Finally, Sere Phylos, the Royal Magus, stopped before Andoria.  Andoria had never seen anyone look so clean.  Though her blonde hair was loose, it was kempt and straight, giving her a dignity that Andoria had seen only in men.  The assistant following her had a thin face and puckered his lips frequently, no flaw too small for his disapproval.

Sere stared down at her, but Andoria held her gaze; revealing fear was just an invitation.

“Name,” Sere’s assistant said.

“Andoria Ioke,”



“Underage for mind consent alone,” he murmured.  “Will you submit to a mindlink?”  His voice was brisk and impersonal.  Just another girl in just another village.  Something about it irritated her.

“Do I have a choice?” she asked.

His lips tightened.  Sere held up her hand before he responded.  “Yes.  You do.”  She kneeled, looking at Andoria eye to eye.  “Do you know what a mind link is?”

“Where you get to hear my thoughts?”

“Something like that.  If you consent, our minds will be connected to each other, and I can see anything inside your head that I want.  But you can explore my mind, too.  I’m only looking for one thing so I will be fast.”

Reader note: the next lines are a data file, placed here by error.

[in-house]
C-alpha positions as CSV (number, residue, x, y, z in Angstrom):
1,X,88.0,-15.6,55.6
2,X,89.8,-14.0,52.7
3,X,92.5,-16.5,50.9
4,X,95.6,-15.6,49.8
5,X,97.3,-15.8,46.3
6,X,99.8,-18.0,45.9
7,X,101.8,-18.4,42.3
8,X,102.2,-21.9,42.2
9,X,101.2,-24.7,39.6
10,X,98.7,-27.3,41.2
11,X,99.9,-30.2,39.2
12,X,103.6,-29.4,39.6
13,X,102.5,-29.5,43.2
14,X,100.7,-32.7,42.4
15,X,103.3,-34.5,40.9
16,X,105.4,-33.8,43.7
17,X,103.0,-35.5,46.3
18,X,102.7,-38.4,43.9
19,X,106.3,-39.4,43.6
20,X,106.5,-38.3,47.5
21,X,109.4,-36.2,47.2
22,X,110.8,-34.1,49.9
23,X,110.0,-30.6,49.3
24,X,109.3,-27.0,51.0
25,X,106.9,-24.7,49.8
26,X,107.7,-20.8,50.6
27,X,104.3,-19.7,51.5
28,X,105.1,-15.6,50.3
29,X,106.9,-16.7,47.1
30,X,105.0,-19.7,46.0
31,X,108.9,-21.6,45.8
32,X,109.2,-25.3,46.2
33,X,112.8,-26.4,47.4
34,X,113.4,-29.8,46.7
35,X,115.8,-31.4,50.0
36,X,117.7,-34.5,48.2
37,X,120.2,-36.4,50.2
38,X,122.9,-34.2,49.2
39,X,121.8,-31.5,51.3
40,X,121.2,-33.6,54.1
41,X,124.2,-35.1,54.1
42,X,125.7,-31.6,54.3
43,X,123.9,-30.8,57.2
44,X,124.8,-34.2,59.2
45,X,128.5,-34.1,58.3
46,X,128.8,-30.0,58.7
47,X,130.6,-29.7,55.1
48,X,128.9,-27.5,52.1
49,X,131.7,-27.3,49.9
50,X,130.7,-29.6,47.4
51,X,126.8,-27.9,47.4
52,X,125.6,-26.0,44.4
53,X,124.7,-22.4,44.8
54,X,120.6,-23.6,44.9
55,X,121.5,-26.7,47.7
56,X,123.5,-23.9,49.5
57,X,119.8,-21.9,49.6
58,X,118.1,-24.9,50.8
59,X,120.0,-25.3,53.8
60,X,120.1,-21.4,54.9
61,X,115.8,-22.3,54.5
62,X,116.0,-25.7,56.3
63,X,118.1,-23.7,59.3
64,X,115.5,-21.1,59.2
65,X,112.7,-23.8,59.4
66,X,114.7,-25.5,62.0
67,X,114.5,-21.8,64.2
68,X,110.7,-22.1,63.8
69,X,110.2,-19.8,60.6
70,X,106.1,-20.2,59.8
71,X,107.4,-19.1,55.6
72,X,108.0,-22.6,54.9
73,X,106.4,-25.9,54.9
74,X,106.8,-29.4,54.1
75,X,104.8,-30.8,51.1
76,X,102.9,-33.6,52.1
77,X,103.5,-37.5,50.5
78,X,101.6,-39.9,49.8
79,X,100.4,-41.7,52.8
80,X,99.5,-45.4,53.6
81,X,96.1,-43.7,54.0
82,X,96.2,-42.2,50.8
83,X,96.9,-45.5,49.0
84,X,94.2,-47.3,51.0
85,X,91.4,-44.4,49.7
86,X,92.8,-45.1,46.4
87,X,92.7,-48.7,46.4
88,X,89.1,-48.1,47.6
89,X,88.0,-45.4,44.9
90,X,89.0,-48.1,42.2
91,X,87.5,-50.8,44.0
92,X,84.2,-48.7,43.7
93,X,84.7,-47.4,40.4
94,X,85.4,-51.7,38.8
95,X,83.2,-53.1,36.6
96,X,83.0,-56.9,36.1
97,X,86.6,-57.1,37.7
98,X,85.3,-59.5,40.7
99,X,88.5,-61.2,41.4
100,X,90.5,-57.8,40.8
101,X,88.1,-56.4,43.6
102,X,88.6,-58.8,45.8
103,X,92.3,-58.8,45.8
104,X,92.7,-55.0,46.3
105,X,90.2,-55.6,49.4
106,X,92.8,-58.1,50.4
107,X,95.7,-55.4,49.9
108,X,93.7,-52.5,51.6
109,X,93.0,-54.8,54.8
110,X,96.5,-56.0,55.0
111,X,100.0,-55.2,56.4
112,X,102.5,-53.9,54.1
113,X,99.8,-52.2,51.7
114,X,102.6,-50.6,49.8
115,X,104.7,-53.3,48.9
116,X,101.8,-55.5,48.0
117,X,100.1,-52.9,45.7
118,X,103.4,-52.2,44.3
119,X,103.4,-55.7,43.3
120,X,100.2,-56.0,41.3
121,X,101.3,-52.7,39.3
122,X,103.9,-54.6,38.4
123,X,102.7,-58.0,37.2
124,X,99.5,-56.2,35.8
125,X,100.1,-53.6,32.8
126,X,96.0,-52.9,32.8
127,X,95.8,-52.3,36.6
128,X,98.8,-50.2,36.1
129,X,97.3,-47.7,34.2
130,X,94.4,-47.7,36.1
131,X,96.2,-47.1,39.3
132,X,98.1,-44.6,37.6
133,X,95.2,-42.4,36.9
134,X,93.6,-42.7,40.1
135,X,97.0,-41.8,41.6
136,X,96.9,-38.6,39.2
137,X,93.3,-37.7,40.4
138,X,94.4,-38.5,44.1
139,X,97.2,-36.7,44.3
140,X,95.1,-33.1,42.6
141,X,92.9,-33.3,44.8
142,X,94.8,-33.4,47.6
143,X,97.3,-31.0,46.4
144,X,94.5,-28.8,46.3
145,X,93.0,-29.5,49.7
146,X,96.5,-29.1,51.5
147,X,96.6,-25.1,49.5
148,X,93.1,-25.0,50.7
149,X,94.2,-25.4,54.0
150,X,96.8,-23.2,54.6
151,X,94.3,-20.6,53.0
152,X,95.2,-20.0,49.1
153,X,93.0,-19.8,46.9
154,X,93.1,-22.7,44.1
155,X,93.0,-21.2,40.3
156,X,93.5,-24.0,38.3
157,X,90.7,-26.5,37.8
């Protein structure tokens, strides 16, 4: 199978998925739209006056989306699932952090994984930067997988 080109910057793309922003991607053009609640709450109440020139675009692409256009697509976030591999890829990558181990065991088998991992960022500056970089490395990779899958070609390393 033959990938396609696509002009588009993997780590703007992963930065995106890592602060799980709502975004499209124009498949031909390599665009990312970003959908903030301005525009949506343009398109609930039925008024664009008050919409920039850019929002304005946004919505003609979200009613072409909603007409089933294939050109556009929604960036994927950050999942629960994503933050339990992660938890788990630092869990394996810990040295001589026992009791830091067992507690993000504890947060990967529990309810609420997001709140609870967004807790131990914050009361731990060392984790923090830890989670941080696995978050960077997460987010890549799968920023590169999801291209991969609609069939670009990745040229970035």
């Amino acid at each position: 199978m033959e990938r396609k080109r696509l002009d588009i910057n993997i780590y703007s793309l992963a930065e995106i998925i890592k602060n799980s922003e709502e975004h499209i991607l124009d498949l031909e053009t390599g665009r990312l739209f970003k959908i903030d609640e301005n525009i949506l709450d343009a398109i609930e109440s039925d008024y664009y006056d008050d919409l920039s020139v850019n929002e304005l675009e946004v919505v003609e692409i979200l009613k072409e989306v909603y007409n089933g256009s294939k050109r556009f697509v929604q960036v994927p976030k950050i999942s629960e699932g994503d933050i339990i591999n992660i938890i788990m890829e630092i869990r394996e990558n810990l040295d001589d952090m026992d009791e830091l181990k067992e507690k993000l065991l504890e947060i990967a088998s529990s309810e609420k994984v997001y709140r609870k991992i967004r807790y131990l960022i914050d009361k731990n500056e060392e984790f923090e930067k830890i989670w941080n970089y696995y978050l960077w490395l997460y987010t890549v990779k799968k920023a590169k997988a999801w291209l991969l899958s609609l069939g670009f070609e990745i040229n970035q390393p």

Andoria nodded.  “Will it hurt?”

“No.”  She did not sound like other adults, the lie hovering around the edge of their voices.  She sounded like she was telling the truth.  “Only if you want to.”

“All right.  I consent.”

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King Me and King Me Again

Ordinarily, the sorts of notices you get by mail these days are quite boring and non-urgent, easily ignored, so you’ll forgive me when I admit that we didn’t open up the letter about Edmund for a week. It had a county return address, which usually meant that we’d forgotten to pay a bit of property tax or that —surprise!— all dogs need to be registered or risk being put down if found wandering about or possibly something truly, incredibly riveting like our voter registration cards.

It does not usually mean that you have a relative being released from a high security prison in a few weeks and that you need to collect them, please, in order for the conditions of their parole to be maintained. The correspondence inside usually doesn’t go on, then, to explain that the said relative committed the crime several hundred years before and has only now become eligible for parole. And even if it does say that, it doesn’t go on to explain that eight-hundred-year-old criminals are only permitted to go free if lodging with direct family members for the duration of their parole.